"She was so skinny," Peirce says. "And she was terrified."
Peirce had developed a cordial relationship with the stable owner on her visits, and, that day, she convinced him to let her take the horse home. Since then, she's nursed the horse to health, trained her to be suitable for riding, and given her a name – Harlow.
A Mission Defined
Peirce won't say what city Harlow lived in before she came to Huntington Beach. She says that'll embarrass the stable owner and, worse, make it tougher for her to rescue other horses.
She started doing that in January, when she took a call from the stable owner. He had a horse with colic but, apparently, not enough money to hire a veterinarian. Would Peirce help?
Peirce knew she had to rush to the horse's aide. But, if the horse lived, Peirce didn't know where she could take it. Boarding a horse costs nearly $500 a month, and that's before food and grooming and training.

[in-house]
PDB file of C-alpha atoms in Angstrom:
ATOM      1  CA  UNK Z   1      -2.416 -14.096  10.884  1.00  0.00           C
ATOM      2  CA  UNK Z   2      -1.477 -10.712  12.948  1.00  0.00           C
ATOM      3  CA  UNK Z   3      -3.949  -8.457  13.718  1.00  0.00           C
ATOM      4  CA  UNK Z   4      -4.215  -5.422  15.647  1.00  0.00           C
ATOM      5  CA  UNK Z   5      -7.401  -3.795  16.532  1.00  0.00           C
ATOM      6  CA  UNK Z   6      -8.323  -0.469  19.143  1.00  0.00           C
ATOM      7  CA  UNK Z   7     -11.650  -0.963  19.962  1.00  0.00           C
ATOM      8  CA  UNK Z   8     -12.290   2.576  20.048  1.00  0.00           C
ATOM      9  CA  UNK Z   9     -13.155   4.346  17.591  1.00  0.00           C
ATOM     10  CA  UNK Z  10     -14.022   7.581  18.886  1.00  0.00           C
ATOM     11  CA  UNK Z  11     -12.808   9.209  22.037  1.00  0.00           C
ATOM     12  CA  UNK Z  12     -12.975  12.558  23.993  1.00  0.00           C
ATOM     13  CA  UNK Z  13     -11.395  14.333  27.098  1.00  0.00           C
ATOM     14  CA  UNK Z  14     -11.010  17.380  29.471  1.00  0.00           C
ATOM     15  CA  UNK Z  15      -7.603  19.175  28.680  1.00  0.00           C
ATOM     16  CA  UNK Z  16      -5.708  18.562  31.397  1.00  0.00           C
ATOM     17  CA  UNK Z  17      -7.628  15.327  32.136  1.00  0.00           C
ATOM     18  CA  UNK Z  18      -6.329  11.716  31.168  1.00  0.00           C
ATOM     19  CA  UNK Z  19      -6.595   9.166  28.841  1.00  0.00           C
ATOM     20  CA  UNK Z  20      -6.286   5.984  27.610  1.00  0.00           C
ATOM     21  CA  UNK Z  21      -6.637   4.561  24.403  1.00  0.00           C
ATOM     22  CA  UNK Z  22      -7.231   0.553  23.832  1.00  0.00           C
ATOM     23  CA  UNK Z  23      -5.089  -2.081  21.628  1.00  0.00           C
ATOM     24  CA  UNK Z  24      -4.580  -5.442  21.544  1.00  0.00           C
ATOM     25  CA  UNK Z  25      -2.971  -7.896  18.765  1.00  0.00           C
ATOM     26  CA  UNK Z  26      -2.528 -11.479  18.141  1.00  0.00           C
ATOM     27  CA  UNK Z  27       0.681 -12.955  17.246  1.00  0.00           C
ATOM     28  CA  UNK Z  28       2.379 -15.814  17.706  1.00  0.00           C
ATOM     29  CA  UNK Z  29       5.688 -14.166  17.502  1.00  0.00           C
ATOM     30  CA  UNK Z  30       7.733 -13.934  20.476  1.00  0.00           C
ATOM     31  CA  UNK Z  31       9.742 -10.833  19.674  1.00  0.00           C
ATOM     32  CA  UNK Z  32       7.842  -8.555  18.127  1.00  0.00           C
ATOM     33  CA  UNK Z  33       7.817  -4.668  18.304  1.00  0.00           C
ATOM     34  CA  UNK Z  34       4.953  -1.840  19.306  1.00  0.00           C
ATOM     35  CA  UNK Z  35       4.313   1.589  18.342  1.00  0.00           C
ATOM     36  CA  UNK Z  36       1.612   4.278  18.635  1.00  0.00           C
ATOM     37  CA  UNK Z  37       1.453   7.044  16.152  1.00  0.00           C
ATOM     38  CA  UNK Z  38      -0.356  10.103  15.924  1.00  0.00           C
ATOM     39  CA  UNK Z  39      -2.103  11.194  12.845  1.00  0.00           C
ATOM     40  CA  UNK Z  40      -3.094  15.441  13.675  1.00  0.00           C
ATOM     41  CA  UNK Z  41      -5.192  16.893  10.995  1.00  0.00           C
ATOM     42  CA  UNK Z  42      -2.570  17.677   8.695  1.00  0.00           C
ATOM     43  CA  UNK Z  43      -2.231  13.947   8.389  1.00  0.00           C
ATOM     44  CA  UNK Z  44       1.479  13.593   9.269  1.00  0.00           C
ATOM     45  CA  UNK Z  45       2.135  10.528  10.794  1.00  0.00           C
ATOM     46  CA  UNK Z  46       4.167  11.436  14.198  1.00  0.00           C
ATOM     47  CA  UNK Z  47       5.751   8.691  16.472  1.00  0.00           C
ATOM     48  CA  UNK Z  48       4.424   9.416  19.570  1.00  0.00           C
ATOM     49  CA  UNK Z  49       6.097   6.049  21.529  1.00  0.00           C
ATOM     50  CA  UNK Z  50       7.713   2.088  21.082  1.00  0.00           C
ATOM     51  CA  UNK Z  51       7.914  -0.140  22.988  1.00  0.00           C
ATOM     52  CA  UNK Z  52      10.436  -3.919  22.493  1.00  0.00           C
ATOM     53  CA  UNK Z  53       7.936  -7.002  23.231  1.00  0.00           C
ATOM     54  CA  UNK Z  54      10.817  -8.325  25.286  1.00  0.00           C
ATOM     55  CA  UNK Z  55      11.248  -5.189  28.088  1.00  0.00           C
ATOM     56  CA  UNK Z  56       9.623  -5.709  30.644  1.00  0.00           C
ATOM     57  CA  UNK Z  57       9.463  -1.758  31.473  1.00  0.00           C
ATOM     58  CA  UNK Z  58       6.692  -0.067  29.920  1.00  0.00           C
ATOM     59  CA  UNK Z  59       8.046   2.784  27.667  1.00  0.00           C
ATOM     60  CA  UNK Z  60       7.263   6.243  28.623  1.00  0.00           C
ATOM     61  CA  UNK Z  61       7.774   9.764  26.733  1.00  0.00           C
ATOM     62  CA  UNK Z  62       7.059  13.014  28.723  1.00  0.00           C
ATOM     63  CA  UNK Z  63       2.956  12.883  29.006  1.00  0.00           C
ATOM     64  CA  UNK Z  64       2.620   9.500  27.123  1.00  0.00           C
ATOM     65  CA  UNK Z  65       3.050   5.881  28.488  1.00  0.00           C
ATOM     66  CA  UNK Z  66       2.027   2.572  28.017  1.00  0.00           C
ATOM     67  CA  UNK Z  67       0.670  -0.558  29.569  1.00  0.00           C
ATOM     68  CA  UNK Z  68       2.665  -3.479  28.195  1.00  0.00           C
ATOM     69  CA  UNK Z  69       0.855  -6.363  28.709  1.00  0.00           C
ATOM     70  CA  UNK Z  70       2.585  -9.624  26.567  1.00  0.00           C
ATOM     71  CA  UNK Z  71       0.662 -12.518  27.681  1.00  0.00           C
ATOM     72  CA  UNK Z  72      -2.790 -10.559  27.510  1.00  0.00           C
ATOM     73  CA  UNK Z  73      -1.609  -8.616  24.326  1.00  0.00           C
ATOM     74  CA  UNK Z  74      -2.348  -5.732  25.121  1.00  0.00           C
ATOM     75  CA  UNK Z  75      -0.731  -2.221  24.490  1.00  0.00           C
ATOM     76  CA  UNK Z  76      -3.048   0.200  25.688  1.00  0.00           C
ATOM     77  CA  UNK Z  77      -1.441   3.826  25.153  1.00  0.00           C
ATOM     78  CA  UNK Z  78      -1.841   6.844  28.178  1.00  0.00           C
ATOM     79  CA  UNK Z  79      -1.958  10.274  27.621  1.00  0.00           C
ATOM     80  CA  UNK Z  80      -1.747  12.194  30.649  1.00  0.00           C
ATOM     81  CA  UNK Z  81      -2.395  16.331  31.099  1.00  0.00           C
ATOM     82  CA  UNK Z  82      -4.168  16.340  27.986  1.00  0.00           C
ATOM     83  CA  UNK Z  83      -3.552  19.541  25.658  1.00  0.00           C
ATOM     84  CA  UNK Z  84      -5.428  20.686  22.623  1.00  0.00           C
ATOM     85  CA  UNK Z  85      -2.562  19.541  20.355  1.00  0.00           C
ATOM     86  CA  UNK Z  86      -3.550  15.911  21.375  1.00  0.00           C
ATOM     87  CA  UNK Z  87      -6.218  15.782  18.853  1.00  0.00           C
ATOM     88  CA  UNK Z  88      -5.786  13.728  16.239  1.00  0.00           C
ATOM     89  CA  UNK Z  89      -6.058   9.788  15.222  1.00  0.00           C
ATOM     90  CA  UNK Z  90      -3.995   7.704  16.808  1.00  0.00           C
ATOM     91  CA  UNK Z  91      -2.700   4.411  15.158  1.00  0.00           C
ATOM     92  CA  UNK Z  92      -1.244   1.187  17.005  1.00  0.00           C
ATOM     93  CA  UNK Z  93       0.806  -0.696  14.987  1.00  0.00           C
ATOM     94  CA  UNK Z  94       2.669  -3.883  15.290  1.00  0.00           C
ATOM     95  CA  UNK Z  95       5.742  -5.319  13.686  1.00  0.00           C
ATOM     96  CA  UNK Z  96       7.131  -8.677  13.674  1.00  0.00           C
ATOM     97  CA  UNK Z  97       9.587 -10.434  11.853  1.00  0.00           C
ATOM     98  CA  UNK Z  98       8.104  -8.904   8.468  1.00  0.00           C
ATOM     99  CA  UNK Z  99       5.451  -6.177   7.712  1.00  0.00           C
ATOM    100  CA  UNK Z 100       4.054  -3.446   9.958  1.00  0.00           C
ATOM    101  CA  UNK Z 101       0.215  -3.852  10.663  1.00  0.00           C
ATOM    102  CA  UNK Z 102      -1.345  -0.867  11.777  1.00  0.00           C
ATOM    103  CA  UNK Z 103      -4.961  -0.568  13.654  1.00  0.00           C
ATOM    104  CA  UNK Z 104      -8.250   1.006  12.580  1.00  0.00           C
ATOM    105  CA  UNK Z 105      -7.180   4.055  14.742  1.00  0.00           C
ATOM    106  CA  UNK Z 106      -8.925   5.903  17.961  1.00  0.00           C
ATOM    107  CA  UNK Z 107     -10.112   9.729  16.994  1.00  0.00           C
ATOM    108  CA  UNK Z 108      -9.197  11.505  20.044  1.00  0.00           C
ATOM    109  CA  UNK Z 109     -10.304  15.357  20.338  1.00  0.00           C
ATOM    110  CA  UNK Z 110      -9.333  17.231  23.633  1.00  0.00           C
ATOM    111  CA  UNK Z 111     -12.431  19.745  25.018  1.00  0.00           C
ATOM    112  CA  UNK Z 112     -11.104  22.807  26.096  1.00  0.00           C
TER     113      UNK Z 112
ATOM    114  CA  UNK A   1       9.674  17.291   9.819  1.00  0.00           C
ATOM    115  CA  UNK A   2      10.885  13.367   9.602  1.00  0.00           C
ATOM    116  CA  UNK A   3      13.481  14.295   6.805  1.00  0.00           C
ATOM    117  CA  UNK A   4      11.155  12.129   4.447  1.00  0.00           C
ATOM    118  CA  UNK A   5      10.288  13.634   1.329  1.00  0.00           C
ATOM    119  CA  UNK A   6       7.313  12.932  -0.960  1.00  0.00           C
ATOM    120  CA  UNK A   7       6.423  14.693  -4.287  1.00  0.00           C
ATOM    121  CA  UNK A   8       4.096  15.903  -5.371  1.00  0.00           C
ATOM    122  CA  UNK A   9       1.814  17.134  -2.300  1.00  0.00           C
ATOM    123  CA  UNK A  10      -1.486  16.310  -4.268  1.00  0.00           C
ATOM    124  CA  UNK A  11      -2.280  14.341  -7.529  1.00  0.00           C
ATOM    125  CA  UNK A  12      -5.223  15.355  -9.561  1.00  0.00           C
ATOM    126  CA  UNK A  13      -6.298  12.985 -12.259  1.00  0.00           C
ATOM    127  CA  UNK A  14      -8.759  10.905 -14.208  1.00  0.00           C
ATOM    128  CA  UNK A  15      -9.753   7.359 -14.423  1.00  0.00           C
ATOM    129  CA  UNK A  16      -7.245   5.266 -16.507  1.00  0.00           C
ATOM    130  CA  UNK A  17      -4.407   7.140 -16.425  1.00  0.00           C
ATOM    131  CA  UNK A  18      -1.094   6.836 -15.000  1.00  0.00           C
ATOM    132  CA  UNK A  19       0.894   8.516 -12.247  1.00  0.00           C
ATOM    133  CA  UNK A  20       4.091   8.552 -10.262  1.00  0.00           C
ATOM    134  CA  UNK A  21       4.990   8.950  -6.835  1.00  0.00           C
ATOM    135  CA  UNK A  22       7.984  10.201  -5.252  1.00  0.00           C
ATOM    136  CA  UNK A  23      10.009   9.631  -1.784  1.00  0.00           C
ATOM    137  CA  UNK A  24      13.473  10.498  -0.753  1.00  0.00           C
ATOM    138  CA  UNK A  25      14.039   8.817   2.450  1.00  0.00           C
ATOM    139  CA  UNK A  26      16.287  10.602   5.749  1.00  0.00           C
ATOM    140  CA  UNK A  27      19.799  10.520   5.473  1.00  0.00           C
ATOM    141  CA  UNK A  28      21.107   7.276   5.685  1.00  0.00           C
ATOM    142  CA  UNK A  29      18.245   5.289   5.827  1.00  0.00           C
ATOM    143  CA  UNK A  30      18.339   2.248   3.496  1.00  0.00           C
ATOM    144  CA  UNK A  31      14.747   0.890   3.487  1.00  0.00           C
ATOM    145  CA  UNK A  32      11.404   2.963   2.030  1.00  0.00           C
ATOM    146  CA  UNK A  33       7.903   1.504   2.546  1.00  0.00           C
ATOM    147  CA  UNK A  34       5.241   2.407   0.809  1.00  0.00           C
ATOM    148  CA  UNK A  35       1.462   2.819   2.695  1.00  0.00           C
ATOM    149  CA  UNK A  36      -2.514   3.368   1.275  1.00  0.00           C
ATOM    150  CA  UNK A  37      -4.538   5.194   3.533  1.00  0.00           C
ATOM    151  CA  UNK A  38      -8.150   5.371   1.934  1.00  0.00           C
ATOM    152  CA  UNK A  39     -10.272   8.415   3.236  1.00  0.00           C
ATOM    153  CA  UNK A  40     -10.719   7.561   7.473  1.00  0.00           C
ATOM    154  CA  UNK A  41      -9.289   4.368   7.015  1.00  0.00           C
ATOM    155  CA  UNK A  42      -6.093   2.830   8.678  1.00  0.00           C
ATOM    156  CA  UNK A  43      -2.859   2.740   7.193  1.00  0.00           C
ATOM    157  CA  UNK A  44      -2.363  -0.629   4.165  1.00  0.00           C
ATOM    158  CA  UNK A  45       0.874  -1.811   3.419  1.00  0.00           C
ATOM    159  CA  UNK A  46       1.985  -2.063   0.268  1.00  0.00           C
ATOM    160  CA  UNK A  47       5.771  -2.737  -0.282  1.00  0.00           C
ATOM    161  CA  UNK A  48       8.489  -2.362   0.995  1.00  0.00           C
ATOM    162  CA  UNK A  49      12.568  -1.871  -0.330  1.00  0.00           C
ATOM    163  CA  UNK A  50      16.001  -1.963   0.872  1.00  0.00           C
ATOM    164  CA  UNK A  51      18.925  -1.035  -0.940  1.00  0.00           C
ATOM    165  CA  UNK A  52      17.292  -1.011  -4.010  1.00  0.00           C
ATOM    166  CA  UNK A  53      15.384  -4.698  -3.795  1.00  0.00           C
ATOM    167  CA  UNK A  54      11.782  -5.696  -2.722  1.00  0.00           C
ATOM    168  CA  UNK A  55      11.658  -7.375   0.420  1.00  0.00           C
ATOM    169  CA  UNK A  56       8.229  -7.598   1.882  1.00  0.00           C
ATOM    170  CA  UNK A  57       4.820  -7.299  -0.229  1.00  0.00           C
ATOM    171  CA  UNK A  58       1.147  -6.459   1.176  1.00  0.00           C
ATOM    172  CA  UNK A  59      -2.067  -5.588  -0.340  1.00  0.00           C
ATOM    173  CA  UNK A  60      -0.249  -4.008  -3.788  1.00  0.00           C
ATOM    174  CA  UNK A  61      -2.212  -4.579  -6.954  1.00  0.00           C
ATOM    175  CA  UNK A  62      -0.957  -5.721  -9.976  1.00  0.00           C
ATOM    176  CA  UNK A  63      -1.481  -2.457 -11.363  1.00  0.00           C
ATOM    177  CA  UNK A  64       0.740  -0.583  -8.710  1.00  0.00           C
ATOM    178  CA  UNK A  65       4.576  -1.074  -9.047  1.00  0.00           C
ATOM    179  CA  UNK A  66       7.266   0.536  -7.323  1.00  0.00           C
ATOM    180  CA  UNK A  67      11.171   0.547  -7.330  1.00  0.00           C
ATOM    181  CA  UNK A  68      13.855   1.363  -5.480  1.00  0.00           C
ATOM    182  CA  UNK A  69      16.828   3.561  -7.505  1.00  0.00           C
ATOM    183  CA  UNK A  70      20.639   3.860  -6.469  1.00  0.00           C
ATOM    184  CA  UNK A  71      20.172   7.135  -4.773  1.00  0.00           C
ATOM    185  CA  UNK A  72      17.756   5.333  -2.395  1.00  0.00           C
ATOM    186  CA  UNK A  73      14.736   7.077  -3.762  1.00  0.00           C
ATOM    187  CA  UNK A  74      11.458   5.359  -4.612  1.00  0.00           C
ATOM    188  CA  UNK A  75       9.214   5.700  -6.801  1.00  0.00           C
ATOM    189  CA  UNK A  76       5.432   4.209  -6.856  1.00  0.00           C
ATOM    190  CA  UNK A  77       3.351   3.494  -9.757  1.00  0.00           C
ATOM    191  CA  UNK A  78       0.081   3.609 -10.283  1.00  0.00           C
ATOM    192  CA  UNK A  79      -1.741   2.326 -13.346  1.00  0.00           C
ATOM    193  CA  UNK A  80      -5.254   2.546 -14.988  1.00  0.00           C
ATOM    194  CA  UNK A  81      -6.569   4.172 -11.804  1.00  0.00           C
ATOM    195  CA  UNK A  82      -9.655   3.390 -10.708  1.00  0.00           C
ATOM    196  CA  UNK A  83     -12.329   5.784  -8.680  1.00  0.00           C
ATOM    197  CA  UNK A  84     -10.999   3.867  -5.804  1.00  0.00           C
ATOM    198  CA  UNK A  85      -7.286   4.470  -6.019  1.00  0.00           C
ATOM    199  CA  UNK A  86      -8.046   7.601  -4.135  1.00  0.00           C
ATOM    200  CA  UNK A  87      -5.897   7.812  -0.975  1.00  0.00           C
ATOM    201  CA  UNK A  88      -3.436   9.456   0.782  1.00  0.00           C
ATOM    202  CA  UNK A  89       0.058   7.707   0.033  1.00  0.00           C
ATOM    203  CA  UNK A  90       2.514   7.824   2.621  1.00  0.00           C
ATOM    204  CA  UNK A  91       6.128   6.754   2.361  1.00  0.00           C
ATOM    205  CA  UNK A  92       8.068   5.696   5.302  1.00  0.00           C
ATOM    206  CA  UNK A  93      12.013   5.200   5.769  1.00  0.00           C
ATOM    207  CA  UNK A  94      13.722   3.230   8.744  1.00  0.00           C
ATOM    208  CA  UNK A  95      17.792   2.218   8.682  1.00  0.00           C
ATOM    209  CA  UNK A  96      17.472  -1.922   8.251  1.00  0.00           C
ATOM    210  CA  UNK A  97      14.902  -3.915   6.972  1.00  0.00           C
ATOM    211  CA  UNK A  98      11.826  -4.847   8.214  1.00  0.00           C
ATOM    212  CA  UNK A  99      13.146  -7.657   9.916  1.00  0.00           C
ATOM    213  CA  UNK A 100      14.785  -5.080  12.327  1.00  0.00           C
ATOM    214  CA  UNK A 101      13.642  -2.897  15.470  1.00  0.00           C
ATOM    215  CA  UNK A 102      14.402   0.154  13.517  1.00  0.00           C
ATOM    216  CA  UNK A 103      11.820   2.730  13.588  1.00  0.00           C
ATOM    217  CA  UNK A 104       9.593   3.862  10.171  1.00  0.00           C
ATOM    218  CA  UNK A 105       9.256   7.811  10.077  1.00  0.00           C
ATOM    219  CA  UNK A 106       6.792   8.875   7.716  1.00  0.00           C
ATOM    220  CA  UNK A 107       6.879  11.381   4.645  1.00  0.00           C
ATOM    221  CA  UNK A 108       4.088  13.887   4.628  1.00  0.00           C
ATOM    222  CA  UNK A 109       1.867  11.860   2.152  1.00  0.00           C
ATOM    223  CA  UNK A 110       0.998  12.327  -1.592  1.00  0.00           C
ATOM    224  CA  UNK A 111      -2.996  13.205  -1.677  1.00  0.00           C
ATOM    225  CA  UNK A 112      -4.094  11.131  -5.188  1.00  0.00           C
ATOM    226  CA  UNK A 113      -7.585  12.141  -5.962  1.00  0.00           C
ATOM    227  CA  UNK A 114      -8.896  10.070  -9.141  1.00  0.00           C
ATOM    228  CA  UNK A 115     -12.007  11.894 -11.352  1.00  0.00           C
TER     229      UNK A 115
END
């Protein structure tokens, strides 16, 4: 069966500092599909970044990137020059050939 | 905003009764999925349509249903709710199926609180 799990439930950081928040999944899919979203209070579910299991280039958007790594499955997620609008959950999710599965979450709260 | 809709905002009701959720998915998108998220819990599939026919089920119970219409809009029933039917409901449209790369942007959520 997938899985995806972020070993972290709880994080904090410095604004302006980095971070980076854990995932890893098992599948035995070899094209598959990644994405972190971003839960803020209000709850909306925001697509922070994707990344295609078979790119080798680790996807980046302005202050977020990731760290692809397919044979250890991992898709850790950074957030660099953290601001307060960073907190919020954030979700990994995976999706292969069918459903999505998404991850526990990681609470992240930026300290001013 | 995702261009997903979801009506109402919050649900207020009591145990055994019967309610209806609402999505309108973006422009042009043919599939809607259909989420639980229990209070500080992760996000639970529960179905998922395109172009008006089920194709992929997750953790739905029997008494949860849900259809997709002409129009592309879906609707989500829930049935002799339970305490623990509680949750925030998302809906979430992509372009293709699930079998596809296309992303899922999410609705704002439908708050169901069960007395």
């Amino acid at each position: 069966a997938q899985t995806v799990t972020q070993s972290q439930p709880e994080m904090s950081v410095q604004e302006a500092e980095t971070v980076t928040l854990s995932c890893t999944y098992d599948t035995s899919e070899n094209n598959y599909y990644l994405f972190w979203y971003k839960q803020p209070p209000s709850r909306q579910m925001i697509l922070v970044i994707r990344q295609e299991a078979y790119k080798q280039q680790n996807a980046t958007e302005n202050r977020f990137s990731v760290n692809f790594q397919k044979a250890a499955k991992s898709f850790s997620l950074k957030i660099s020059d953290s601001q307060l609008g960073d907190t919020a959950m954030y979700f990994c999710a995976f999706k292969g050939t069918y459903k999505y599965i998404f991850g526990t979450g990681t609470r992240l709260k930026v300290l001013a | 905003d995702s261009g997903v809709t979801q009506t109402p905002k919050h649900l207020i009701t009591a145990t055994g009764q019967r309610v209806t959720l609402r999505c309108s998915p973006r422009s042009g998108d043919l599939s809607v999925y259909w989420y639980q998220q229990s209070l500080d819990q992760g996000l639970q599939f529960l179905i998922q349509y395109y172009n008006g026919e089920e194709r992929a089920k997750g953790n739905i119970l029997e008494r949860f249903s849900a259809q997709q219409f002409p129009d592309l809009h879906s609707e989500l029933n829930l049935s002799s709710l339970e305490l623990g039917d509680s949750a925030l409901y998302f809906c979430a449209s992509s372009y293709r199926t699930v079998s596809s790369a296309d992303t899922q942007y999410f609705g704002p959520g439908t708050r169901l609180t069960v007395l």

Peirce took a chance. She told Mary Behrens, owner of the Equestrian Center, about the sick filly, and Behrens didn't hesitate.
"Go get her," she told Peirce.
Peirce and her husband drove an hour to the Inland Empire stable, loaded the nameless horse into their trailer, and drove her to the Equestrian Center. That's where the couple and their friend, Roberts, stood knee-deep in hay in a 36-hour fight to save the filly they named Gracie.
At hour 34, Gracie's fight started to change. Though they thought they were winning, they called in a vet for help. The life was draining from Gracie's eyes, and anguish was taking its place.
"She is in so much pain," the vet told Peirce two hours later. "There is nothing more we can do."
As Peirce left the barn she heard the gut-wrenching sound of putting a horse down — a sound that makes her wince and cry.
"You just hear this 'boom'," she says. "It is the worst sound you will ever hear in your life."
So Peirce made a promise to herself: "Never again," she said that night. "Not another horse will die."
Tomorrow: A community of horse lovers comes to the rescue, again and again.
714-445-6692 or firstname.lastname@example.org